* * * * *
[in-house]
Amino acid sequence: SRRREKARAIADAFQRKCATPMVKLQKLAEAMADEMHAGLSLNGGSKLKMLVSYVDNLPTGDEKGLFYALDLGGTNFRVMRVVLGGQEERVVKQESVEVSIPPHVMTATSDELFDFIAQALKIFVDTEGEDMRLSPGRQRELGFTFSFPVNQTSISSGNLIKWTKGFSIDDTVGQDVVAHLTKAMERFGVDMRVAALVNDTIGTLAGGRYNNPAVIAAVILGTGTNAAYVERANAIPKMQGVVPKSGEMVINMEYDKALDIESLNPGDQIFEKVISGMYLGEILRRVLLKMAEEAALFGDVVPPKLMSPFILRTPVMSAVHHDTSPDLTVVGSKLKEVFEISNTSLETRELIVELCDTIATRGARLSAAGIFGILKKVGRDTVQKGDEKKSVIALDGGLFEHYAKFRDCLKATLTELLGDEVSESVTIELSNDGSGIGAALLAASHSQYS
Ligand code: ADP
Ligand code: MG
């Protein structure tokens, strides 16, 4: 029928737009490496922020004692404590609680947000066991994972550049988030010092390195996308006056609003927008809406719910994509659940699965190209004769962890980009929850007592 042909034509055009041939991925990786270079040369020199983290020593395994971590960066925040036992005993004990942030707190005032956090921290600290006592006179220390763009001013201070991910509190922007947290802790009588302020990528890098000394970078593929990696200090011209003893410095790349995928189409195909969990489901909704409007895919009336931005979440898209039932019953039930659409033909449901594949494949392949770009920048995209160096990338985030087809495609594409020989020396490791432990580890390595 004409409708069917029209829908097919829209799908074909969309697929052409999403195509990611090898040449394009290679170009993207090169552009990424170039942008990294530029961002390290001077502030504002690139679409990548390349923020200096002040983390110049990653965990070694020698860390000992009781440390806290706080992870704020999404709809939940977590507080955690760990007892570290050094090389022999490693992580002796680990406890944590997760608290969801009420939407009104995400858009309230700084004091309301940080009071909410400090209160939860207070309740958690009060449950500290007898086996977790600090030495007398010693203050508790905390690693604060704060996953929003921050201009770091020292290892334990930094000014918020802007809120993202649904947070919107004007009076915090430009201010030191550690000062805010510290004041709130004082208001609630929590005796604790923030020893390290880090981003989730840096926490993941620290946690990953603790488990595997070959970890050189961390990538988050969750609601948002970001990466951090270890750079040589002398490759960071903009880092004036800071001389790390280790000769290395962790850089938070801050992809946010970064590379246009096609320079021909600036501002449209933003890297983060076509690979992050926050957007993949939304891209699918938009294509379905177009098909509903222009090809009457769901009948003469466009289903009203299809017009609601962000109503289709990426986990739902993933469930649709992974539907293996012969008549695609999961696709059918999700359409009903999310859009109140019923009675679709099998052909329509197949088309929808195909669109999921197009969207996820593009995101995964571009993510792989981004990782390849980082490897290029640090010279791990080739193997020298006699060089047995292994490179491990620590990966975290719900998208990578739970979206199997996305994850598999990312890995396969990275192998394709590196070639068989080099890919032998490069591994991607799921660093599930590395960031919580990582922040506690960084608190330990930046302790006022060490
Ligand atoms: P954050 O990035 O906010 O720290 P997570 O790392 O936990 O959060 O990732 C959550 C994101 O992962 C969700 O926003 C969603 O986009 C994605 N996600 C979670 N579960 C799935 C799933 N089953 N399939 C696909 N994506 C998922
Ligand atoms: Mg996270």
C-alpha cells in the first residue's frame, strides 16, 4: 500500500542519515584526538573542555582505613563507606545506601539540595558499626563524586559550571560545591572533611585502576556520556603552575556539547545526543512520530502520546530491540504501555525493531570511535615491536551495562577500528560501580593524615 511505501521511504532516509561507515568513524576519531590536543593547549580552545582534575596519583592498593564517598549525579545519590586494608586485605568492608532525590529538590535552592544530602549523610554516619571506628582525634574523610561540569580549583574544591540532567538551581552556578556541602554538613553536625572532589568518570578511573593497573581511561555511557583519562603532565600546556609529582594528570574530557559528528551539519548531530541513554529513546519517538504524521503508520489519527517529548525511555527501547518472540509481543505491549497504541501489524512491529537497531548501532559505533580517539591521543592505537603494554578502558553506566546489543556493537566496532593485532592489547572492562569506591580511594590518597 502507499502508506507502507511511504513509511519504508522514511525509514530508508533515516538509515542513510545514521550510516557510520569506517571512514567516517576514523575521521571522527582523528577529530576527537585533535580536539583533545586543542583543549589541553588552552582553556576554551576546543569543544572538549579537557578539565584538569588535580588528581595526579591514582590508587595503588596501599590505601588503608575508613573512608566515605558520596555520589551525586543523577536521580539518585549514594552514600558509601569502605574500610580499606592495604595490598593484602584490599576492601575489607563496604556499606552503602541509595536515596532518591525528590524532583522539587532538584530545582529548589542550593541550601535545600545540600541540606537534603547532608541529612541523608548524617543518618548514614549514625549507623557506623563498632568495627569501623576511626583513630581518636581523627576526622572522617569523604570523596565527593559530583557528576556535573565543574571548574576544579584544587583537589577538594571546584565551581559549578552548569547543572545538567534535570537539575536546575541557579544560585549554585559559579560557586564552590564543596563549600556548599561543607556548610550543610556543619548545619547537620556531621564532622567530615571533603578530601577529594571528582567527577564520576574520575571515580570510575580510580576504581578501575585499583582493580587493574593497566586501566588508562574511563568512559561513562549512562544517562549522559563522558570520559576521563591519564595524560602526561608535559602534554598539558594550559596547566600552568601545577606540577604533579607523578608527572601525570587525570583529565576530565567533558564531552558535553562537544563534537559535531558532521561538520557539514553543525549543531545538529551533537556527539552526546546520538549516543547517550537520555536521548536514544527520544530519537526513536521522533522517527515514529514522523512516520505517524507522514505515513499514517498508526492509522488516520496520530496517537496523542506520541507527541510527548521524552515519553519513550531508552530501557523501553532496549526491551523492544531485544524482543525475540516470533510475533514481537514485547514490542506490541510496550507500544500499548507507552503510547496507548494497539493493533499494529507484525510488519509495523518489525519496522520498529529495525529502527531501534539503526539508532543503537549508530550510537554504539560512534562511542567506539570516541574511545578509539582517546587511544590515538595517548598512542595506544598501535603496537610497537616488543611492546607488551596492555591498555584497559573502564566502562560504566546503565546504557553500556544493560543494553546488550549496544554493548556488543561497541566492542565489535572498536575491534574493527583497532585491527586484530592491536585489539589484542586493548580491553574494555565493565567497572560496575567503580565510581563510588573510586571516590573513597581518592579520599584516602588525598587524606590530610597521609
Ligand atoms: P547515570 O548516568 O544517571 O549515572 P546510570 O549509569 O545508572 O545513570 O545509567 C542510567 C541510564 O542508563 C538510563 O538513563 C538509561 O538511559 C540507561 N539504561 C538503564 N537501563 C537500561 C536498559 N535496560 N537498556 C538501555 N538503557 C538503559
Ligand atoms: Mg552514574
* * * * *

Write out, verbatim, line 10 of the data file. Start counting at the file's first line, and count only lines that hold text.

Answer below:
Ligand atoms: Mg552514574